E. P. Sanders writes: "The Testament of Abraham is a Jewish work, probably of Egyptian origin, which is generally dated to the latter part of the first century AD. It is most closely related to the Testaments of Isaac and Jacob, both of which are dependent on it. It has many themes in common with several other works, most notably 2En and 3Bar. It should not be confused with the Apocalypse of Abraham, even though the latter work also describes a heavenly tour (chapters 15-29)." (Outside the Old Testament, p. 56)
Martin McNamara writes: "This work is extant in two Greek recensions, a long one (A) and a shorter one (B). It is also found in a number of other languages. It is given the title Testament although no mention is made in the work of Abraham having made one. This, however, seems implied since Abraham is told to 'set his affaris in order' (no. 1). The Archangel Michael is sent to Abraham to ask him to render up his soul. This Abraham refuses to do. He agrees only after he has been promised that he will be allowed to survey the entire universe before death. He is taken in a chariot and is shown the inhabited world, but grows very angry on seeing the sins that are committed. He is also shown a vision of God's judgment, with many passing through the broad gate to perdition and only a few through the narrow gate to salvation. Abraham repents of his harsh attitude towards sinners. Michael is again sent to fetch Abraham's soul. God the Father tells him: 'Take my friend Abraham to the garden (of Paradise), where the tabernacles of my righteous ones and the abodes of my holy ones Isaac and Jacob are in his bosom, where there is no toil, no sadness, no sighing, but peace and joy and endless life' (no. 20)." (Intertestamental Literature, p. 104)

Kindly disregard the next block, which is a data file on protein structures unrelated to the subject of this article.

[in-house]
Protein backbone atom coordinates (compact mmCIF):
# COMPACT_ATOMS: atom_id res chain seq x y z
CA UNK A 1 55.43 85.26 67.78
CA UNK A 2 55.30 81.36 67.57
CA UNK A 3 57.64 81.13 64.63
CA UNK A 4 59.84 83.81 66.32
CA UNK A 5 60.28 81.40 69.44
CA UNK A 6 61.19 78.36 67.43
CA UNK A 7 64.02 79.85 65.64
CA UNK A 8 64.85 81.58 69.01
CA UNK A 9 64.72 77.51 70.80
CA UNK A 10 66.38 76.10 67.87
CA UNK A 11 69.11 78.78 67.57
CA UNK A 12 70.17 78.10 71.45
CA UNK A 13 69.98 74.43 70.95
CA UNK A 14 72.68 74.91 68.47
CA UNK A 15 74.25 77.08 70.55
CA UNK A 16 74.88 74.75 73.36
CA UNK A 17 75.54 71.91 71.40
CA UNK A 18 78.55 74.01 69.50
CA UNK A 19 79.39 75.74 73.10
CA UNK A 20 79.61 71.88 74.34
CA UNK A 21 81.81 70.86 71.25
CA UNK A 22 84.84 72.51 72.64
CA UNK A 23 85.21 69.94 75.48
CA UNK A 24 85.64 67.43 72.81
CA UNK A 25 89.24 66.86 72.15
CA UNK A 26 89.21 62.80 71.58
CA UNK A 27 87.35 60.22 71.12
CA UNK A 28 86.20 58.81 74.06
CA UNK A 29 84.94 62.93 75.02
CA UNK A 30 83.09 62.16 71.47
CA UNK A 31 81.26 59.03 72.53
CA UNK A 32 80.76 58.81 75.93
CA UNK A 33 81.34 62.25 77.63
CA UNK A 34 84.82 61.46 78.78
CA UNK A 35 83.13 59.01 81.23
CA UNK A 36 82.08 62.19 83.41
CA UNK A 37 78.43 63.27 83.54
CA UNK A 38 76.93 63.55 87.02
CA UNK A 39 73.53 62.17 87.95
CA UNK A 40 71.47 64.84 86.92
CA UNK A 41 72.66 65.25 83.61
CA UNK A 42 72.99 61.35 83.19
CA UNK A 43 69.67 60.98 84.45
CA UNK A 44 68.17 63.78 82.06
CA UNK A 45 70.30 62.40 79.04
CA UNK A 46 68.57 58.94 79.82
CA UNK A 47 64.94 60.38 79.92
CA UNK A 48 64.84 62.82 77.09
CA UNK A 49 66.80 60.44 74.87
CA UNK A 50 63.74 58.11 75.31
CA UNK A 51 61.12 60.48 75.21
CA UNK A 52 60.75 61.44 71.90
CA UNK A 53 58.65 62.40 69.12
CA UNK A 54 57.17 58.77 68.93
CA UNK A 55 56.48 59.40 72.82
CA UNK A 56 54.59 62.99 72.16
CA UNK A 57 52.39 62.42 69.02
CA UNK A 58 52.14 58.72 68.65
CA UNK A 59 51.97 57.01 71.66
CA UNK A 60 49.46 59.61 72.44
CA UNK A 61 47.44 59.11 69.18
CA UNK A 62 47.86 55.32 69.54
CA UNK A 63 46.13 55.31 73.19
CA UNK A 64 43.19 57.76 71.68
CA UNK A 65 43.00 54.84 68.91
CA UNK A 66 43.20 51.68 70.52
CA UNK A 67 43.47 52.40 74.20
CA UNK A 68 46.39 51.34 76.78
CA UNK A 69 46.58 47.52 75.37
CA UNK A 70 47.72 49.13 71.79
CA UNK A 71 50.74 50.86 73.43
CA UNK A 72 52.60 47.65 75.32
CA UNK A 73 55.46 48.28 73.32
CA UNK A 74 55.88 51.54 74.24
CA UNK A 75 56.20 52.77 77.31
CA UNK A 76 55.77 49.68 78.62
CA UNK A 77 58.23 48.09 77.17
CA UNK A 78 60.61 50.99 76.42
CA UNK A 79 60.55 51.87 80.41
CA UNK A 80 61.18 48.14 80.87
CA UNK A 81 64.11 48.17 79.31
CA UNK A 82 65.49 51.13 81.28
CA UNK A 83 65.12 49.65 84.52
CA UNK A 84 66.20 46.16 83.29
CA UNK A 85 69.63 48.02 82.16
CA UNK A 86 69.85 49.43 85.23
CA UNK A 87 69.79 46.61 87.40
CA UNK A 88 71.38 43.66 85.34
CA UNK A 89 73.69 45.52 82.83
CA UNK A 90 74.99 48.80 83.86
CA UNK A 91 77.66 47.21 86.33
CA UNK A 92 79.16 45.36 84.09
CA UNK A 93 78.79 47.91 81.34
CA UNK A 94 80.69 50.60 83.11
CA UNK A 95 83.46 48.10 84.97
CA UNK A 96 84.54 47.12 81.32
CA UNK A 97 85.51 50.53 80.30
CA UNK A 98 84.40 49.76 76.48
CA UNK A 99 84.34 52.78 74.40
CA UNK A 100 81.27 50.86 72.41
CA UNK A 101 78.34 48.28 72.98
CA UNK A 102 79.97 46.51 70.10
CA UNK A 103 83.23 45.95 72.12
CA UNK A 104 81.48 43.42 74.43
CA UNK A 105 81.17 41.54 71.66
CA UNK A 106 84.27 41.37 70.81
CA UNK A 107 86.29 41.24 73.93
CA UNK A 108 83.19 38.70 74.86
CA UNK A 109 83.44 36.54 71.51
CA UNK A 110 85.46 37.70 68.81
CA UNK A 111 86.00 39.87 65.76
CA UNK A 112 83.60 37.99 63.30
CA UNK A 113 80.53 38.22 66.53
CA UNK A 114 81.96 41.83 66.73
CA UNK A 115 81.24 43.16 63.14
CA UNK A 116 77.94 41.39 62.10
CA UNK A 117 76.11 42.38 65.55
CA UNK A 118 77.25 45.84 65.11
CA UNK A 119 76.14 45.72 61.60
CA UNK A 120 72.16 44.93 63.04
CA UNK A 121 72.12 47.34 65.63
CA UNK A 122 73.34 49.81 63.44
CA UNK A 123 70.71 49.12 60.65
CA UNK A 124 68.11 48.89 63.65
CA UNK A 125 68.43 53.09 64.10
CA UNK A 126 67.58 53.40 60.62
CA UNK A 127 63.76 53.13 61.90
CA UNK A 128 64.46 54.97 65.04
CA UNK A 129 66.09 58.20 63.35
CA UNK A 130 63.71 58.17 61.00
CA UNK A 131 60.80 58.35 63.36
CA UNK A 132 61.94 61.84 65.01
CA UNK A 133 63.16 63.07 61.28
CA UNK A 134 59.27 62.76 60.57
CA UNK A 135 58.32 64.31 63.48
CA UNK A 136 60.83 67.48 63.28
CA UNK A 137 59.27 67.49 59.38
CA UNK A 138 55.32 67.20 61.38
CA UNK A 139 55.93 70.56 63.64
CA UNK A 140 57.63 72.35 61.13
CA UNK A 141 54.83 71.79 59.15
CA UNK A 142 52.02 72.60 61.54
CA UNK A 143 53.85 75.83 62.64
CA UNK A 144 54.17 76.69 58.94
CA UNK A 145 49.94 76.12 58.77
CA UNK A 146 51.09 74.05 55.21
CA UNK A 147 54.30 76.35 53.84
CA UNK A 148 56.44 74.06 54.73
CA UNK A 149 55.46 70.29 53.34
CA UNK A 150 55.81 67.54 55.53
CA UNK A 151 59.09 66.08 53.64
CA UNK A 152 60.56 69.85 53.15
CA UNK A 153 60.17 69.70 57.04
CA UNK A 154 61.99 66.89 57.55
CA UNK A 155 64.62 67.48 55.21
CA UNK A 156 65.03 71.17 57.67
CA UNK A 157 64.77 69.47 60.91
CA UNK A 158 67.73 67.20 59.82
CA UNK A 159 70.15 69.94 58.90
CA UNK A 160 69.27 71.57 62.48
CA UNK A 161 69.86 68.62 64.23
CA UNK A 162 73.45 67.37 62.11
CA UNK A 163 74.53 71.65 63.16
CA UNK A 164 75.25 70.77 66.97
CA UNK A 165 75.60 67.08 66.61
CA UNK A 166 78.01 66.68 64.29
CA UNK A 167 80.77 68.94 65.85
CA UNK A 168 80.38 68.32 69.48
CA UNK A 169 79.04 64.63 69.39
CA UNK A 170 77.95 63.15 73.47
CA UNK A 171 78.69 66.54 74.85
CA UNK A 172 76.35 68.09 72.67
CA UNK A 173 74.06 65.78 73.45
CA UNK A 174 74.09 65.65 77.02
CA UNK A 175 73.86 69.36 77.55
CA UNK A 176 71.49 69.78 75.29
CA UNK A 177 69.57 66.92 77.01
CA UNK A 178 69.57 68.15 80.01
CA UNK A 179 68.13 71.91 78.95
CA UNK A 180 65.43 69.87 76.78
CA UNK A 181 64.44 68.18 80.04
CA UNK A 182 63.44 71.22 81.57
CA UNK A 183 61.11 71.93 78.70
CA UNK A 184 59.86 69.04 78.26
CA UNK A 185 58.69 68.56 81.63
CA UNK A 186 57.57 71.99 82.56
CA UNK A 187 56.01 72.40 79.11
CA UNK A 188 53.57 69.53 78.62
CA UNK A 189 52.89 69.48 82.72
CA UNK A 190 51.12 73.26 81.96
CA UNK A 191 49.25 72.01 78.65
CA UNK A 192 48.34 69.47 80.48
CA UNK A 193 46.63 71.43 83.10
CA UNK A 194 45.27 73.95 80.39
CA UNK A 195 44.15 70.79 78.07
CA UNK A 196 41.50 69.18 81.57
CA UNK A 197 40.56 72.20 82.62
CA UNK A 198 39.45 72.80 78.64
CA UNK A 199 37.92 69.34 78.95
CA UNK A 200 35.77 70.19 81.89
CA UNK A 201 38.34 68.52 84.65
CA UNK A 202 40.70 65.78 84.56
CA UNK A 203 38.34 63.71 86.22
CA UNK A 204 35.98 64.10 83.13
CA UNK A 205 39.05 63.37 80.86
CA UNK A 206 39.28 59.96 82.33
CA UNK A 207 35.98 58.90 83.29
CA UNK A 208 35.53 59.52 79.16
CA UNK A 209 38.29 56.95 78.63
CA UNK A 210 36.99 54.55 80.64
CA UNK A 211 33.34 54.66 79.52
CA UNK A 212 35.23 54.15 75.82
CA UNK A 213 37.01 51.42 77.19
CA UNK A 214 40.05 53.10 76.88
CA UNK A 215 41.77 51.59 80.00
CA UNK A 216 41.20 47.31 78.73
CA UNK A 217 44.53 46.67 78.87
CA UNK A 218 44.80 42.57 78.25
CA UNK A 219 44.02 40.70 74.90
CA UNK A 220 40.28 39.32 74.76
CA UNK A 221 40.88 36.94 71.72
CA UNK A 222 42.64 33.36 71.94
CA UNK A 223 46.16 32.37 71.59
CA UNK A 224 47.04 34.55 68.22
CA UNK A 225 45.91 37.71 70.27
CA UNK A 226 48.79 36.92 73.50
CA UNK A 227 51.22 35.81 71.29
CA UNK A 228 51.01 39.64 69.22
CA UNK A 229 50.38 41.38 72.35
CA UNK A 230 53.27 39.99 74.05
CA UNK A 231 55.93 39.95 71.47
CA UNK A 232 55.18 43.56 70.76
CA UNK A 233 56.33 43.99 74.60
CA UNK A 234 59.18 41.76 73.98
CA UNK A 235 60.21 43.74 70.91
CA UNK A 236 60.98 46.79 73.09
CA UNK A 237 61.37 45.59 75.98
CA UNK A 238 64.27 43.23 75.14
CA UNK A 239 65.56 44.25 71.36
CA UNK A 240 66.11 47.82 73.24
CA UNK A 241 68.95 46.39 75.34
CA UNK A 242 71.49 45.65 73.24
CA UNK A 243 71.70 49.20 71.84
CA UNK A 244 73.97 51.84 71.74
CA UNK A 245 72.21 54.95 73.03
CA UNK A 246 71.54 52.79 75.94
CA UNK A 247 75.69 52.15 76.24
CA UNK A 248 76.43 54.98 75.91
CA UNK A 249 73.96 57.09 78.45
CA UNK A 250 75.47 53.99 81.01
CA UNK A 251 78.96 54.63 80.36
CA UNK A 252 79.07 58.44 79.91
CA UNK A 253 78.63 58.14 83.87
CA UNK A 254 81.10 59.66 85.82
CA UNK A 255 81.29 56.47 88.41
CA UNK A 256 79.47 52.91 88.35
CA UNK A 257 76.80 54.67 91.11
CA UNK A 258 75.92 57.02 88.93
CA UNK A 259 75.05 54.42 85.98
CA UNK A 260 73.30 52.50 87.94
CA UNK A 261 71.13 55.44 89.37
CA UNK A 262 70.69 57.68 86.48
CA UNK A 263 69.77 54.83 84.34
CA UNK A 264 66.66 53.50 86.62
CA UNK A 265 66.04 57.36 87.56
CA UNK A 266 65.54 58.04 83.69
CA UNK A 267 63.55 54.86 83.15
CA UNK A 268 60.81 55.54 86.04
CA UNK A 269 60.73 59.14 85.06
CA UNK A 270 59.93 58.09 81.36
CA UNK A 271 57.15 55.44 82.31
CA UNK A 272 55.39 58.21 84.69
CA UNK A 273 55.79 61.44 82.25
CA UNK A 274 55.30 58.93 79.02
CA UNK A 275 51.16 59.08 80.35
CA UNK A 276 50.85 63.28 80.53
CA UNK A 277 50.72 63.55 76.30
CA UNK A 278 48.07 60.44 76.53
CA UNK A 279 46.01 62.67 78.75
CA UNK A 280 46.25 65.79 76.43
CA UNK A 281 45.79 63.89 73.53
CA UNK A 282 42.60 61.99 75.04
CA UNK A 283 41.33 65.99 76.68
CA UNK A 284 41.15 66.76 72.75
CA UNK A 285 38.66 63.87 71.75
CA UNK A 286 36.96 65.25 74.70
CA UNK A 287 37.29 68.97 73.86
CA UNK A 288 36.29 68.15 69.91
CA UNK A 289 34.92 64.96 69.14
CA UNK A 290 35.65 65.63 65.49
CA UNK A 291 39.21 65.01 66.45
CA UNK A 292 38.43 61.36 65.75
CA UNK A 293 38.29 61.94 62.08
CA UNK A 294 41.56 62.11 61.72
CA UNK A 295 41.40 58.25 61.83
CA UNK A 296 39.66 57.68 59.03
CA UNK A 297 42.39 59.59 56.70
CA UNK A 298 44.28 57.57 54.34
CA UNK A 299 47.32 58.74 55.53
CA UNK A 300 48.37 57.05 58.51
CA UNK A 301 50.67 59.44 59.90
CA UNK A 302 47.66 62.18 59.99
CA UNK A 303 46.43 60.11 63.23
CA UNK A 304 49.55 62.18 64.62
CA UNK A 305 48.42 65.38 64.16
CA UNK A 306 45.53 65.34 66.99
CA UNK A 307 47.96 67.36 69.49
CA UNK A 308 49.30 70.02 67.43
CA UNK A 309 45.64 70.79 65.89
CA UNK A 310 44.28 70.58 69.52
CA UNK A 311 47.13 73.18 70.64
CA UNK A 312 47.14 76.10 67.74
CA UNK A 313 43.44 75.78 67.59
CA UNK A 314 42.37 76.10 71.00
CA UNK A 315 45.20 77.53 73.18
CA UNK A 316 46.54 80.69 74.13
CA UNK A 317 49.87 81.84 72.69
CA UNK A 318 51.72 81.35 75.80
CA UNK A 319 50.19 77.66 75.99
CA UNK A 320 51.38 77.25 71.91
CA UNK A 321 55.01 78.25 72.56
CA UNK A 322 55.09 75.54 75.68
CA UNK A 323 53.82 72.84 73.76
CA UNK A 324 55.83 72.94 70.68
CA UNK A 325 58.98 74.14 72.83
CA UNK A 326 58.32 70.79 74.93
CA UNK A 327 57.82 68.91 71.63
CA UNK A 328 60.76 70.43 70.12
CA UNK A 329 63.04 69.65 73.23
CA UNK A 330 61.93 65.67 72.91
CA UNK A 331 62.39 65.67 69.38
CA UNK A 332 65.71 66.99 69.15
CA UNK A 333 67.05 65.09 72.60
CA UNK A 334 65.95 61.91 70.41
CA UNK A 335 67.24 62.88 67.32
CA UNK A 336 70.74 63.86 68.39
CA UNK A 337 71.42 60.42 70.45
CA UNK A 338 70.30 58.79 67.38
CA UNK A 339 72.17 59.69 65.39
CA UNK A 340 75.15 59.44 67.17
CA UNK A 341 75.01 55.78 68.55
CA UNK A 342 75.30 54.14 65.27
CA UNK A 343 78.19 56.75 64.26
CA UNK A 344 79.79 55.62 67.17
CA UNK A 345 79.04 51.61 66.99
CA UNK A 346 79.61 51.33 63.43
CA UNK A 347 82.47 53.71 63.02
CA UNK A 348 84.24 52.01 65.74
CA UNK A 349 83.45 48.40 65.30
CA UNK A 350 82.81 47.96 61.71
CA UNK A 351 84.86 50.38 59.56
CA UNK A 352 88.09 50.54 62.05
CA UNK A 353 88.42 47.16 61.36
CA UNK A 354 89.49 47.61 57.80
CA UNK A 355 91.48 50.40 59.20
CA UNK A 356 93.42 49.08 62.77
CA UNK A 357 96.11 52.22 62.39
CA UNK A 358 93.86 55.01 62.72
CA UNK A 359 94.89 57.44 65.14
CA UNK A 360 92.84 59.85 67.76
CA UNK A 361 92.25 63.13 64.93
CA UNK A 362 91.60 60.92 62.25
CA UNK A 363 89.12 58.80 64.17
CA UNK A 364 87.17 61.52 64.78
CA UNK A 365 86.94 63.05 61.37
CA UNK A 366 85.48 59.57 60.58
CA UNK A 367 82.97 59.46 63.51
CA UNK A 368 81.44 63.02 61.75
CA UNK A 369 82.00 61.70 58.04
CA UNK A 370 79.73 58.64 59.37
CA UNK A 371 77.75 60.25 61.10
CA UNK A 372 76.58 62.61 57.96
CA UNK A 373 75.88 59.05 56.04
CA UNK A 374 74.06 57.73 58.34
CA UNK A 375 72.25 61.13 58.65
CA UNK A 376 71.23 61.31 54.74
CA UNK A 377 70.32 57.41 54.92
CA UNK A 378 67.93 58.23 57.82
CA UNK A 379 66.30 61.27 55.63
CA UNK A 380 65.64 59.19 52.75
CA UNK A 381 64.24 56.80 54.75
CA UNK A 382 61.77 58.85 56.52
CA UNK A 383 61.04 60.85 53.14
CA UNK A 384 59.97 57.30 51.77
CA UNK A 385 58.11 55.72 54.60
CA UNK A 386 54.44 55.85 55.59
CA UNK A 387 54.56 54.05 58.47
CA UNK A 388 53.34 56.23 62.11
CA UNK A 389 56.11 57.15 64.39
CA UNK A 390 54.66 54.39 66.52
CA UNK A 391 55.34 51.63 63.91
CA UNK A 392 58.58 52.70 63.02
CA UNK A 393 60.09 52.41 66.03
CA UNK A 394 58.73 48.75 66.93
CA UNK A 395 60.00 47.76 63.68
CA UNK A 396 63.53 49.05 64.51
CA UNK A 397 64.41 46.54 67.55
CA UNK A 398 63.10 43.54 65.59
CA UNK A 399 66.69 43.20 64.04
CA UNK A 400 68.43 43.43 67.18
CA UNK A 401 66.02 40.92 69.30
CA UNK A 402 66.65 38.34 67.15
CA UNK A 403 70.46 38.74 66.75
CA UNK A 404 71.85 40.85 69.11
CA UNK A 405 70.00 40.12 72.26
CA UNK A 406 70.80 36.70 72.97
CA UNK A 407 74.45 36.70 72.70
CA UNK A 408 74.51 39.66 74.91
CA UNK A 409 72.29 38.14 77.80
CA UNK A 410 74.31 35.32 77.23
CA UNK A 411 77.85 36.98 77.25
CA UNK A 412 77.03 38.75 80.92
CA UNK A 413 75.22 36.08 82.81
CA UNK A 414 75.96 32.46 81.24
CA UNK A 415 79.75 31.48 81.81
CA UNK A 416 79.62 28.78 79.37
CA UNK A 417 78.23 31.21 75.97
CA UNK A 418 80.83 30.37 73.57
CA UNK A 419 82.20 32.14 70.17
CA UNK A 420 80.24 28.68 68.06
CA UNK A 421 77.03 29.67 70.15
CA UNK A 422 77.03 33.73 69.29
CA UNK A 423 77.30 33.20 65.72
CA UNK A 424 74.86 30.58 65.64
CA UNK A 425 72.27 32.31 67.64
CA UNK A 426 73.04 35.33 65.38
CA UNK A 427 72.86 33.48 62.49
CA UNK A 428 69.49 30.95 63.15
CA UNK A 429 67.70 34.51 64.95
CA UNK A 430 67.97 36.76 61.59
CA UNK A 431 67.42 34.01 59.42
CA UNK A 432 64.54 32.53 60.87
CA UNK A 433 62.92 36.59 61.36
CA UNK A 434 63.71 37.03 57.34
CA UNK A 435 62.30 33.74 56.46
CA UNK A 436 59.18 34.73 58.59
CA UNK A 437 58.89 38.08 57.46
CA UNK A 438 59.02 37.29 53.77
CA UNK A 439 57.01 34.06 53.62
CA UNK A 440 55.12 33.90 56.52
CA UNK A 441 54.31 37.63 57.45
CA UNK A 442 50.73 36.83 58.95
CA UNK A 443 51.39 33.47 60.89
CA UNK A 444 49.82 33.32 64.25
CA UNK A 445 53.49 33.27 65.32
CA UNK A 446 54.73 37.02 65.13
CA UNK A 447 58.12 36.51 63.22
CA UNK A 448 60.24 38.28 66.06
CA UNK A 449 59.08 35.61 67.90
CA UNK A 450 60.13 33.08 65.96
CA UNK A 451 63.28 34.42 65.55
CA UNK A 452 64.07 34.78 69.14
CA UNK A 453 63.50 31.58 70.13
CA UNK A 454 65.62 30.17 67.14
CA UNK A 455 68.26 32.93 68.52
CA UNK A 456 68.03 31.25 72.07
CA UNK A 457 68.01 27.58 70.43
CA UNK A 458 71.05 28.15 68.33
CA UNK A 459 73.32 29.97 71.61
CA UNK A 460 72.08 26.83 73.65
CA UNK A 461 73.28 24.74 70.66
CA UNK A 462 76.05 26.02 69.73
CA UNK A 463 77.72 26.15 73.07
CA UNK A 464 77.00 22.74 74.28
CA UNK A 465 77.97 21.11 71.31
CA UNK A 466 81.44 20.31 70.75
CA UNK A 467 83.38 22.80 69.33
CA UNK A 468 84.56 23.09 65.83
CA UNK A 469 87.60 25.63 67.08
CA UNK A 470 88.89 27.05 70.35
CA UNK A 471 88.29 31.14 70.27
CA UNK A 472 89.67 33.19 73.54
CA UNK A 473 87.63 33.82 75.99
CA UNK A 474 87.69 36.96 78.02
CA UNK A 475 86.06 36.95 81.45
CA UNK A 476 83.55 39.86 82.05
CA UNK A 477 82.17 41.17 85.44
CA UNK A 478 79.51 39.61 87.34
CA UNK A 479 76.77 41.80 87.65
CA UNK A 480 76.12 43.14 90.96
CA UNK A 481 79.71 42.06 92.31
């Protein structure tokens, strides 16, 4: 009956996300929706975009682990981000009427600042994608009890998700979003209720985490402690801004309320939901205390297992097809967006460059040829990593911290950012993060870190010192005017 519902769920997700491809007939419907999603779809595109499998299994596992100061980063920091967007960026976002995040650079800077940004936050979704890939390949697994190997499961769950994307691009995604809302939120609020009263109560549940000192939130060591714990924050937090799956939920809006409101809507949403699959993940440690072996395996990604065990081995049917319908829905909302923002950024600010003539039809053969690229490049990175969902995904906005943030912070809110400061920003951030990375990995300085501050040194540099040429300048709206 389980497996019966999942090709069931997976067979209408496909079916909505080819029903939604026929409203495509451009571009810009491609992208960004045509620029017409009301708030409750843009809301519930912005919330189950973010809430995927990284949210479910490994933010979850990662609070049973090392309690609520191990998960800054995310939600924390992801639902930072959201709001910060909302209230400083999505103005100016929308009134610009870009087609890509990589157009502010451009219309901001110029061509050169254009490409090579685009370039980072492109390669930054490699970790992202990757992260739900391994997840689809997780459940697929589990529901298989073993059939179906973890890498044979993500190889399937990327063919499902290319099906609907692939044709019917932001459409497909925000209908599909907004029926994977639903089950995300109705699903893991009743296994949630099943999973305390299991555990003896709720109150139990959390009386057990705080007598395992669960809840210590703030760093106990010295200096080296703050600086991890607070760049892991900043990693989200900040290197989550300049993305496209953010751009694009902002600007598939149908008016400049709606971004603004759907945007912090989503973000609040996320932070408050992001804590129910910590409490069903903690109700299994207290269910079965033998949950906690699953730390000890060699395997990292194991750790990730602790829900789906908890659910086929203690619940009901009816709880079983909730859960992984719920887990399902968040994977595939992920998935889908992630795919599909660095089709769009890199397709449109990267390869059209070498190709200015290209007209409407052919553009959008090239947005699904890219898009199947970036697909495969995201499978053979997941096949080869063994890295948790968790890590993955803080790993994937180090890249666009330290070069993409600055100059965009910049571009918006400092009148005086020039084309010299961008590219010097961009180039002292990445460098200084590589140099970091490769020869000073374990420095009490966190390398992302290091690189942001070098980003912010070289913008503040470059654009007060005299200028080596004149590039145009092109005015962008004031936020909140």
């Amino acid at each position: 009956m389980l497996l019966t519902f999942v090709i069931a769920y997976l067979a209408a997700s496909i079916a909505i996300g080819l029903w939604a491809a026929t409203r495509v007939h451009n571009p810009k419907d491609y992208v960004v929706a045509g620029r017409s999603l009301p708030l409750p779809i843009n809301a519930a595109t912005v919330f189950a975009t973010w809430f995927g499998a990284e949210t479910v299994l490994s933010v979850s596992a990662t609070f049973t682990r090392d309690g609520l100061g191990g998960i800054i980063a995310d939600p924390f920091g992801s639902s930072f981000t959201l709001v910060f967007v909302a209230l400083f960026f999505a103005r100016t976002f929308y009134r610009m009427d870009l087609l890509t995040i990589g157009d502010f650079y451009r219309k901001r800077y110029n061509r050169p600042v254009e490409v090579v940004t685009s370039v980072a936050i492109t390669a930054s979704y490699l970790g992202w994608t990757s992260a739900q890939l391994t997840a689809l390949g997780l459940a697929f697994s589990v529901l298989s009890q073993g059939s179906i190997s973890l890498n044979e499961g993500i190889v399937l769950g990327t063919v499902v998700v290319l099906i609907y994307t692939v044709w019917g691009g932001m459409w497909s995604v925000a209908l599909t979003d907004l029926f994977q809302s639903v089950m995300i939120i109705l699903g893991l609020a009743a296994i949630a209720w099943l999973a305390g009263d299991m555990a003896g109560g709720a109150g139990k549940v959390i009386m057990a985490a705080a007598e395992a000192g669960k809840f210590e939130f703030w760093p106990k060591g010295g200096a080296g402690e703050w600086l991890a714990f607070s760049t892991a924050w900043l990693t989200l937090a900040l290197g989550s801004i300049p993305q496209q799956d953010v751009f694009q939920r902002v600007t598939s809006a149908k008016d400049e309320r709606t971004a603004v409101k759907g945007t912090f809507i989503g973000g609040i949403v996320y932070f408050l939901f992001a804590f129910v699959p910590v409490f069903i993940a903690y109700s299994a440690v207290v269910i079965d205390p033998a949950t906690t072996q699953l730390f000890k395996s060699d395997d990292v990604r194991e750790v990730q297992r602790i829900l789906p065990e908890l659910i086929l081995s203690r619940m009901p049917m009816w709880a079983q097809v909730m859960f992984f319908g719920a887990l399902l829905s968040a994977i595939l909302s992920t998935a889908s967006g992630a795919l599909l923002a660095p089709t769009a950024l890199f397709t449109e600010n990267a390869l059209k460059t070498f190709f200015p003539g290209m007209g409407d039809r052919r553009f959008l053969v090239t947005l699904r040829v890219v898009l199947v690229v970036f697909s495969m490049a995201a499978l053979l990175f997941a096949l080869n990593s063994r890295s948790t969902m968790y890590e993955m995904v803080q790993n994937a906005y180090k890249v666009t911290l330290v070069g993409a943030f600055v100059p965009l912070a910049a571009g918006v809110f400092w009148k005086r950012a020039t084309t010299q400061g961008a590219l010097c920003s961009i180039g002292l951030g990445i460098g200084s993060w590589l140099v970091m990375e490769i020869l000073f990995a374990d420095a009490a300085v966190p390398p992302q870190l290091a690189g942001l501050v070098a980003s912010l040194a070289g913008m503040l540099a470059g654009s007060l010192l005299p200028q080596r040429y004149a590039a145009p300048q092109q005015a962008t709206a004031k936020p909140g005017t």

James Charlesworth writes: "The Testament of Abraham is extant in numerous languages, the texts of which were edited separately by various scholars, viz. the Greek by M. R. James (The Testament of Abraham: The Greek Text Now First Edited with an Introduction and Notes. Cambridge: CUP, 1892). The book has been translated into English by G. H. Box (The Testament of Abraham. London: S.P.C.K., 1927); M. Gaster (Transactions of the Society of Biblical Arhcaeology. London: Society of Biblical Archaeology, 1887. Vol. 9, pp. 195-226; repr. Studies and Texts in Folklore, Magic, Medieval Romance, Hebrew Apocrypha, and Samaritan Arhceaology. London: Maggs, 1925-1928. Vol. 1, pp. 92-124); W.A. Craigie (ANF 10. Pp. 183-201); and M. E. Stone (no. 522 below); also see W. Leslau's Falasha Anthology, pp. 92-102. It is unlikely that this composition is either a second-century Jewish-Christian work (James) or a pre-Christian Essene work (K. Kohler, 'The Pre-Talmudic Haggada II: The Apocalypse of Abraham and its Kindred,' JQR 7  581-606). It is most likely a Jewish composition from the first century, although the actual date and original language are debatable. In the first nine chapters the archangel Michael vainly seeks to obtain the soul of Abraham, who refuses to die. A deal is arranged by which Abraham agrees to come with Michael if he can first see the created world, a wish that is granted and described in an apocalyptic section that covers 10-14. Upon returning home Abraham refuses to die, but is eventually tricked by Death (chps. 15-20)." (The Pseudepigrapha and Modern Research, p. 70)
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